By allowing a drainage pipe to cross a road allowance, is council giving approval to the drainage of water from one landowner onto another? North Cypress-Langford Council met on Monday, April 10 at 9 a.m. and discussed this issue.
Amalgamation has certainly introduced new issues to the south end of the new municipality (e.g. water servicing), and drainage is another one. Planning Officer, John McEntee brought forward a proposal to drain 300 acres into a natural drain on another property. S. Lapointe, on behalf of Sumpointe Acres Ltd requested the installation of a 15” pipe from NE 16-14-16 across Road 92W to NW 15-14-16 WPM (Sumner Grain Farms). This project will act as the main drainage of a significant portion of 16-14-16. Drainage also exists on this property, and the new 15’ pipe will be five feet to the south and two feet below the culvert.
McEntee confessed to being new to drainage concerns, and noted that Langford does have a comprehensive policy (2013) on the subject. It states that a drain cannot terminate directly into a creek.
Councillor Ray Drayson had some concerns, namely that tile drainage on clay land does not work. He also felt that the drainage will take the slough off one piece of property and put in on someone else’s.
Councillor Gerond Davidson noted that the neighbours are familiar with the project and have given verbal consent. This was not enough for Reeve Adriaansen, who felt that the affected landowners should be given information as to the quantity of water that will be moved, and sign a document stating they are in agreement. Whitemud Watershed Conservation District is only concerned if the water is going into their ditches.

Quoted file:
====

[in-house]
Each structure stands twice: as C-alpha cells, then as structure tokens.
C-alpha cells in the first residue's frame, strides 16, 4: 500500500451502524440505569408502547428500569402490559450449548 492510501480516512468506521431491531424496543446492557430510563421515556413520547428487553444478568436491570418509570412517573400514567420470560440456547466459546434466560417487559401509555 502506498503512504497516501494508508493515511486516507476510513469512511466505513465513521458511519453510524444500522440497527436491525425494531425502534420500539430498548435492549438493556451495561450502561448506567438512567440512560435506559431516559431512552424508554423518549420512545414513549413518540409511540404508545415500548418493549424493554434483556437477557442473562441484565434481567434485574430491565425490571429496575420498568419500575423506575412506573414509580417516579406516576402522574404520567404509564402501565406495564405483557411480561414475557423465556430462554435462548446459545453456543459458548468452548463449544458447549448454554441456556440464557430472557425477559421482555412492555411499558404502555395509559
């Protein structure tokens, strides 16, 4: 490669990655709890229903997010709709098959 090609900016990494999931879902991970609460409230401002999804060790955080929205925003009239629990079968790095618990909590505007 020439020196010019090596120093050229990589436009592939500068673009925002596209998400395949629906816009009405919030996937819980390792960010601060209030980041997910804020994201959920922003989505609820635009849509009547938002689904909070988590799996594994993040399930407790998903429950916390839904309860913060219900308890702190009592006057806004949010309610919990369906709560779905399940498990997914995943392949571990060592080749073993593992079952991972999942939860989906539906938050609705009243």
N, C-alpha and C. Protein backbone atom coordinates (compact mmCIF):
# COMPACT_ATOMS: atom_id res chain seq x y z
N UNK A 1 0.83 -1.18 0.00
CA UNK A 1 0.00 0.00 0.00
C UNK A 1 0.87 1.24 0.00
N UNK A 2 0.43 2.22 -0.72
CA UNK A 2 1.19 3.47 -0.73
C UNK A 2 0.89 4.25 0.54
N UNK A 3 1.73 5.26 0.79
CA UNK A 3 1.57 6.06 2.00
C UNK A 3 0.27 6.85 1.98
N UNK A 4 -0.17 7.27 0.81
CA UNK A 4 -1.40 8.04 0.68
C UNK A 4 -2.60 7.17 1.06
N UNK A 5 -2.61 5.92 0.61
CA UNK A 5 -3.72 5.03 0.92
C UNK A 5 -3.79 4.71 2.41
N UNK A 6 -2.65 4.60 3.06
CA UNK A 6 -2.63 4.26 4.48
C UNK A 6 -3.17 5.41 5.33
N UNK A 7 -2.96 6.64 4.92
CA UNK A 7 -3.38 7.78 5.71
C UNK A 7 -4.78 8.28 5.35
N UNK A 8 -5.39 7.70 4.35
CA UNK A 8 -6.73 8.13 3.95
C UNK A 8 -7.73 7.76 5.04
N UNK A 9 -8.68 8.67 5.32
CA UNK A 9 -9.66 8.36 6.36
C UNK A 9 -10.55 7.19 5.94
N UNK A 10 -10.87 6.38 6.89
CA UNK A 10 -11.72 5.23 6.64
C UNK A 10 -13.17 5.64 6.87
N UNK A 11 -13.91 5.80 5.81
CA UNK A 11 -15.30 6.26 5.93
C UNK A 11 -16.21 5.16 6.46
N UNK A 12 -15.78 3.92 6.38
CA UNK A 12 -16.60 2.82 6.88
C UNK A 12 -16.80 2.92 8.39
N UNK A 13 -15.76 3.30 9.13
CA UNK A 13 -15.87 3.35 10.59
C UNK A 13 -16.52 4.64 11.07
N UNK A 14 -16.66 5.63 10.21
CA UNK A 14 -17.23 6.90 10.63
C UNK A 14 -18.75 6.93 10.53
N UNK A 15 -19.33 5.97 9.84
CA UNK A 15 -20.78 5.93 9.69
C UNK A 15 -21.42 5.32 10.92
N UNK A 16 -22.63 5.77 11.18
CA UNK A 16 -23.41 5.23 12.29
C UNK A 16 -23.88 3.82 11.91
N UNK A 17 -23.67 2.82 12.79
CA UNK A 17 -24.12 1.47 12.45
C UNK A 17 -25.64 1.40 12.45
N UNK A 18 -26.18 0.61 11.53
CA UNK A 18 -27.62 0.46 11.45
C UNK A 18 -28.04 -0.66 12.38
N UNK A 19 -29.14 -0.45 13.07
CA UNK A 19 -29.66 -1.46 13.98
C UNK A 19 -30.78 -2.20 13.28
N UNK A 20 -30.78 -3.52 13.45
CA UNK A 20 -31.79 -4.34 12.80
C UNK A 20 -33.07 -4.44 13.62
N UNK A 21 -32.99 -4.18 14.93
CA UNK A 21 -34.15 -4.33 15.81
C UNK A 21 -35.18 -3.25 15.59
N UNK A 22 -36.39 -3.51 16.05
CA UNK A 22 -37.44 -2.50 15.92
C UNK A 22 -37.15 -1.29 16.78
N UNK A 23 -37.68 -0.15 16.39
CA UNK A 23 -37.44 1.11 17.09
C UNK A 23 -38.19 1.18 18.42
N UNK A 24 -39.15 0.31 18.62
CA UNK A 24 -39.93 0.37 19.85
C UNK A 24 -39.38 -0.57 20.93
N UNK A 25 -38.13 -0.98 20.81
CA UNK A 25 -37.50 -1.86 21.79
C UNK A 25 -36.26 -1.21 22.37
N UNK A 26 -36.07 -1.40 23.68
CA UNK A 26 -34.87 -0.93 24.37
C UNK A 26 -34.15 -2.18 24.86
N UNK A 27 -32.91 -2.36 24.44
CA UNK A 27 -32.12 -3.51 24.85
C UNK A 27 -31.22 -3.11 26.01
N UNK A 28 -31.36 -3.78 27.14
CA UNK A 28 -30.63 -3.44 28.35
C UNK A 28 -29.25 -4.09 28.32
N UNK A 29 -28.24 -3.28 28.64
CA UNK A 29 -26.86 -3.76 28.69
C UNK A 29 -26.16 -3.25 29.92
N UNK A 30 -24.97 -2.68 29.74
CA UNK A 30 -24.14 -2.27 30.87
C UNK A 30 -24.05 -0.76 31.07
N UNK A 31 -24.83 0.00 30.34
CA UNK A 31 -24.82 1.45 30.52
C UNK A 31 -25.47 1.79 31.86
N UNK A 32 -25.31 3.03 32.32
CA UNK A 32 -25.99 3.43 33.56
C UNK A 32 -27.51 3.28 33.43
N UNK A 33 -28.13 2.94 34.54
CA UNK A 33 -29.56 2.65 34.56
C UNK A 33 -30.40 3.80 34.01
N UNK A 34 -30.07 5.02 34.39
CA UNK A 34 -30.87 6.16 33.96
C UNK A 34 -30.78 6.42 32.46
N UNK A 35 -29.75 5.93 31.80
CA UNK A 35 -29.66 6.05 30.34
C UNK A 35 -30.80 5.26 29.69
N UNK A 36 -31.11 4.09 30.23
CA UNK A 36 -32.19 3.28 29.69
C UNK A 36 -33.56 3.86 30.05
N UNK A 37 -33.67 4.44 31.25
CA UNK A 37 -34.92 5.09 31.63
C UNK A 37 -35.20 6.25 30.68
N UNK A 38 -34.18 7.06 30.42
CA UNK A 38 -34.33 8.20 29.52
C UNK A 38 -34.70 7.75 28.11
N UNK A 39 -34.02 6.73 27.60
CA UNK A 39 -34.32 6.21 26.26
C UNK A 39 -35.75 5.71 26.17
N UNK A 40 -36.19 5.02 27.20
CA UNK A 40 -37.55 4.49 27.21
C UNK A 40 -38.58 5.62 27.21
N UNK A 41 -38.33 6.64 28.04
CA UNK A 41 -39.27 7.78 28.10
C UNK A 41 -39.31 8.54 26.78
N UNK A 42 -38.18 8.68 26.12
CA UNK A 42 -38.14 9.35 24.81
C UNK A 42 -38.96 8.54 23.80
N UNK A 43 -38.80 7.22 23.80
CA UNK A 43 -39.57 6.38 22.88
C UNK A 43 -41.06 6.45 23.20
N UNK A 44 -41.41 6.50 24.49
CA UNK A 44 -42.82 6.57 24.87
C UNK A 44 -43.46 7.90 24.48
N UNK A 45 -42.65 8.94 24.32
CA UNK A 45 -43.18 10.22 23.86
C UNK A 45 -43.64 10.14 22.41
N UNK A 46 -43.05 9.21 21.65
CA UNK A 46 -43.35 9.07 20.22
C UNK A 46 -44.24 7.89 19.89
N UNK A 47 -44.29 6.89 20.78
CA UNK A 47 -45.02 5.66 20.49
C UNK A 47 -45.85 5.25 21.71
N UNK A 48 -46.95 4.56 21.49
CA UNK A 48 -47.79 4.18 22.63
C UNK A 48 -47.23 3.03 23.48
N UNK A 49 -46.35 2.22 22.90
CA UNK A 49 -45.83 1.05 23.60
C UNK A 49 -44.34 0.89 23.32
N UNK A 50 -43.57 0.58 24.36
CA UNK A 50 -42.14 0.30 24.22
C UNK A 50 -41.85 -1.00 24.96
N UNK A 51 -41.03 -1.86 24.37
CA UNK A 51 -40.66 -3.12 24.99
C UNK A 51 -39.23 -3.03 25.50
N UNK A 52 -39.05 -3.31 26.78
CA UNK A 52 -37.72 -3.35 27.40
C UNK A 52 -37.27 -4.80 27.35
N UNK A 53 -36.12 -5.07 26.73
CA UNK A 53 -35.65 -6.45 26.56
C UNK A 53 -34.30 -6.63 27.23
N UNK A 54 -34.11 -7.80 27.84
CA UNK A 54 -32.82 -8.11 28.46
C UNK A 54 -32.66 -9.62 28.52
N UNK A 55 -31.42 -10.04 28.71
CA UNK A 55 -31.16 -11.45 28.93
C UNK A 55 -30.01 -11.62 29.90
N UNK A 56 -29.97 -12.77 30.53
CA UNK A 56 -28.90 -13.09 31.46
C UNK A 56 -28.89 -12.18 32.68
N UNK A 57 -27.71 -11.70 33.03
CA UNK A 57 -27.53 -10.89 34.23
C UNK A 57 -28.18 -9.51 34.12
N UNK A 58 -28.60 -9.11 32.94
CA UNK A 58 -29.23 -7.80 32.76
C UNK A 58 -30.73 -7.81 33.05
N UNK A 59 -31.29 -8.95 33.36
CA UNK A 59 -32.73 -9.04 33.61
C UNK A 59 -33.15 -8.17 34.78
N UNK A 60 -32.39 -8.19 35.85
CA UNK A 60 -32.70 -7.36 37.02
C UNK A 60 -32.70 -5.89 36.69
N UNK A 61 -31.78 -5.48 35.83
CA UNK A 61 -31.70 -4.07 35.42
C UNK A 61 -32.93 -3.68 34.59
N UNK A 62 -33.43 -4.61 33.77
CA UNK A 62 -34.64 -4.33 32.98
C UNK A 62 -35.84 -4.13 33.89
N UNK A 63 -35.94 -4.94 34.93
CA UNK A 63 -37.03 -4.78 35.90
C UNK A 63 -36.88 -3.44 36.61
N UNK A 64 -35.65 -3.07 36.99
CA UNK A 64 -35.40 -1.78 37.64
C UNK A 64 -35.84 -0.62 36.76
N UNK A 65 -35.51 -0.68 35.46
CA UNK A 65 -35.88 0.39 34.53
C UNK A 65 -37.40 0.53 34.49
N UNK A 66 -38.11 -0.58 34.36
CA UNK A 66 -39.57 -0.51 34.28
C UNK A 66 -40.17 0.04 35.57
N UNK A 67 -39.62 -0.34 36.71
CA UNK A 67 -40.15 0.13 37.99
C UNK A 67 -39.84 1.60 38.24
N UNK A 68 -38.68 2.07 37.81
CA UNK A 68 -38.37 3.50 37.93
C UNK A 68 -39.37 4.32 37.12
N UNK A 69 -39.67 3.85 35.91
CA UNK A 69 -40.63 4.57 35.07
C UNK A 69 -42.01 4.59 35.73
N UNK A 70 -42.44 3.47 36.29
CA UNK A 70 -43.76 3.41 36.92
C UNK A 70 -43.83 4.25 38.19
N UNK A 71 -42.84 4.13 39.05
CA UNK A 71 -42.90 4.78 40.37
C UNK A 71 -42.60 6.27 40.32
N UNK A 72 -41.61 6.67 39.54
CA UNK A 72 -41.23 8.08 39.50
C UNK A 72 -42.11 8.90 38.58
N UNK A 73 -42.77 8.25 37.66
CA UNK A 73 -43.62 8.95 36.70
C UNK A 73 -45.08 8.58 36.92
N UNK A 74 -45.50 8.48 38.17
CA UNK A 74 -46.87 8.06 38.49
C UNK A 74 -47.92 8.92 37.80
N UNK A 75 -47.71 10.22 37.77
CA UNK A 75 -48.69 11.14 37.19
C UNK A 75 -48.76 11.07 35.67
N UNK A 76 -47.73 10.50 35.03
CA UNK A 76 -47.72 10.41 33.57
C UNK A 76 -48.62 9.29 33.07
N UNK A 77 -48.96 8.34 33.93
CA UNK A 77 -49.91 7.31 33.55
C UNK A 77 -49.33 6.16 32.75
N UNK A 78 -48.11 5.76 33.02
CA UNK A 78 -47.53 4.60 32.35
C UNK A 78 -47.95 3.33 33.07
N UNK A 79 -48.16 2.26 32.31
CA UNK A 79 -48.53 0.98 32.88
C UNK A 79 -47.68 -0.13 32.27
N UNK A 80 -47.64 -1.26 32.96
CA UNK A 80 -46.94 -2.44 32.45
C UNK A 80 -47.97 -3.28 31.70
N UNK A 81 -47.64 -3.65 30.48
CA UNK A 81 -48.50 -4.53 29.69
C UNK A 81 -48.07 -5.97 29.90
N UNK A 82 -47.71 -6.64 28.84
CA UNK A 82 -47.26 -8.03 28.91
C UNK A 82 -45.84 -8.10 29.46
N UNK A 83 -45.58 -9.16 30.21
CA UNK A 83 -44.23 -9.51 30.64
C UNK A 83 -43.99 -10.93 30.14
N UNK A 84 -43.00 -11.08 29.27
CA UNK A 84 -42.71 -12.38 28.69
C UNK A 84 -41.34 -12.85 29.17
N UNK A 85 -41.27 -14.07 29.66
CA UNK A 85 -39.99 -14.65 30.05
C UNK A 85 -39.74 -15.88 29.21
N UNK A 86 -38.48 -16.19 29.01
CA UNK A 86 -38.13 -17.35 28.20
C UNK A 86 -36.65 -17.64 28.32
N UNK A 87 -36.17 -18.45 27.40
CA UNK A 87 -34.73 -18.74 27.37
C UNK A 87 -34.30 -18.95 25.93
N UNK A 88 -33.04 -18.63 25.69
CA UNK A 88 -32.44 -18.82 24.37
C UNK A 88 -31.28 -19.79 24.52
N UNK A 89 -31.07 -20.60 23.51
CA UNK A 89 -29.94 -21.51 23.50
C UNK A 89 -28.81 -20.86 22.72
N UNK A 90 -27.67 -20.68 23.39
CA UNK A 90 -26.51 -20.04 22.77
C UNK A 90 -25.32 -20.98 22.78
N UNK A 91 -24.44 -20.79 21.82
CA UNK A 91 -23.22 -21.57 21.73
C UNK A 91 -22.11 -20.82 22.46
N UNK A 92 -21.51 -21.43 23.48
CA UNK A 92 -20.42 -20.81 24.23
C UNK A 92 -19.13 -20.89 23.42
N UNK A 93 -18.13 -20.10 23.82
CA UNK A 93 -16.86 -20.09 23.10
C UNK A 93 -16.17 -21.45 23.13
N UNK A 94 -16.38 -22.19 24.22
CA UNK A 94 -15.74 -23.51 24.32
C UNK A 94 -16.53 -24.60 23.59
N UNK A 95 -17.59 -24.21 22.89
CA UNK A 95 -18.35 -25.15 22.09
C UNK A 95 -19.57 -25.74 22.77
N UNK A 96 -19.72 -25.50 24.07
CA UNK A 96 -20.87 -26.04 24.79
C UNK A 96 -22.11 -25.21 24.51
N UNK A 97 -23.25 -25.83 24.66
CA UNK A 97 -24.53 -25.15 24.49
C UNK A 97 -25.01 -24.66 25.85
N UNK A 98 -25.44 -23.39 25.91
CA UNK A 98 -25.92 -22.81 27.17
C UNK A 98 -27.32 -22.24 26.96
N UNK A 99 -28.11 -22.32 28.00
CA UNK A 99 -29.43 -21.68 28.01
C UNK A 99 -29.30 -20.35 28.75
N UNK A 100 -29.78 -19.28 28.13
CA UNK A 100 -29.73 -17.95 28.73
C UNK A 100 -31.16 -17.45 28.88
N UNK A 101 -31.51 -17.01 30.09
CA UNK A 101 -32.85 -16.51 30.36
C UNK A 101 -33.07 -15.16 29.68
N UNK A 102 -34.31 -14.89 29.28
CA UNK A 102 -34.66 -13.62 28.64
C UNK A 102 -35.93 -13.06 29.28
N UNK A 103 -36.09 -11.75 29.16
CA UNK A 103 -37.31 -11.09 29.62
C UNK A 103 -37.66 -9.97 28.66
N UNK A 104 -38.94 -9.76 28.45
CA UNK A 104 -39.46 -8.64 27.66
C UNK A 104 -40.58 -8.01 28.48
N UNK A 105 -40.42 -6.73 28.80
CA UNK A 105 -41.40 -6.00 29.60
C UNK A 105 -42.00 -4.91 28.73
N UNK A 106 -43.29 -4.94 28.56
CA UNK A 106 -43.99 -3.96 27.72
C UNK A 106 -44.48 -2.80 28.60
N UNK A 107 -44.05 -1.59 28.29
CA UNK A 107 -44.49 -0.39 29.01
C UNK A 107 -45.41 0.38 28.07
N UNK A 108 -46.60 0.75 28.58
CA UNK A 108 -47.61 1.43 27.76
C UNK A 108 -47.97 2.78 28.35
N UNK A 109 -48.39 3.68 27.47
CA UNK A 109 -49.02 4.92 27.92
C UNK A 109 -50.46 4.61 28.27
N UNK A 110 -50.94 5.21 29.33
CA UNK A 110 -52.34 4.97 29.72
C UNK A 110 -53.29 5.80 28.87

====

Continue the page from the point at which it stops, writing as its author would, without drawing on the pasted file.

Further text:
Council gave approval to the project with the following conditions: that a development permit be obtained for the installation of the new drainage facilities; that an easement agreement is prepared and signed by the property owners, and includes the GPS location of the crossing.
A variation is required to reduce the minimum setback from 125’ to 0’ and written acknowledgement be received from the neighbours.
Budz ’N’ Blooms
The Neepawa daycare, Budz ’N’ Blooms is expanding to meet the ever-increasing need within that community. Donna Gork-Todoruk and Marla Steen attended the meeting to make a presentation to council.
A needs assessment yielded significant numbers of children (both born and unborn) that will be looking at daycare in the next few years: 25 unborn, 25 infant, 56 preschoolers, and 46 school aged children. With that in mind, they have purchased property to build a facility for their ‘before and after school’ program. With that program located elsewhere, spaces are freed up for further daycare children.
However, it will be a few years and a lot of fundraising before this will be built. In the meantime, they have found a temporary venue for this program, in the Prairie Alliance Church, which is in North Cypress-Langford. They successfully lobbied the school board to provide bus service to take the 15 ‘before and after’ school children to school from the church, and back to the church afterwards.
The daycare will request a variation to operate a temporary ‘before and after school’ program in that building. Council agreed to write a letter of support for the application.
Financial Officer, Teresa McConnell attended as the council held a hearing to go over the 2017 financial plan. No members of the public attended. The plan was preceded by a power point presentation that gave a visual pie chart of where the tax dollars are being spent.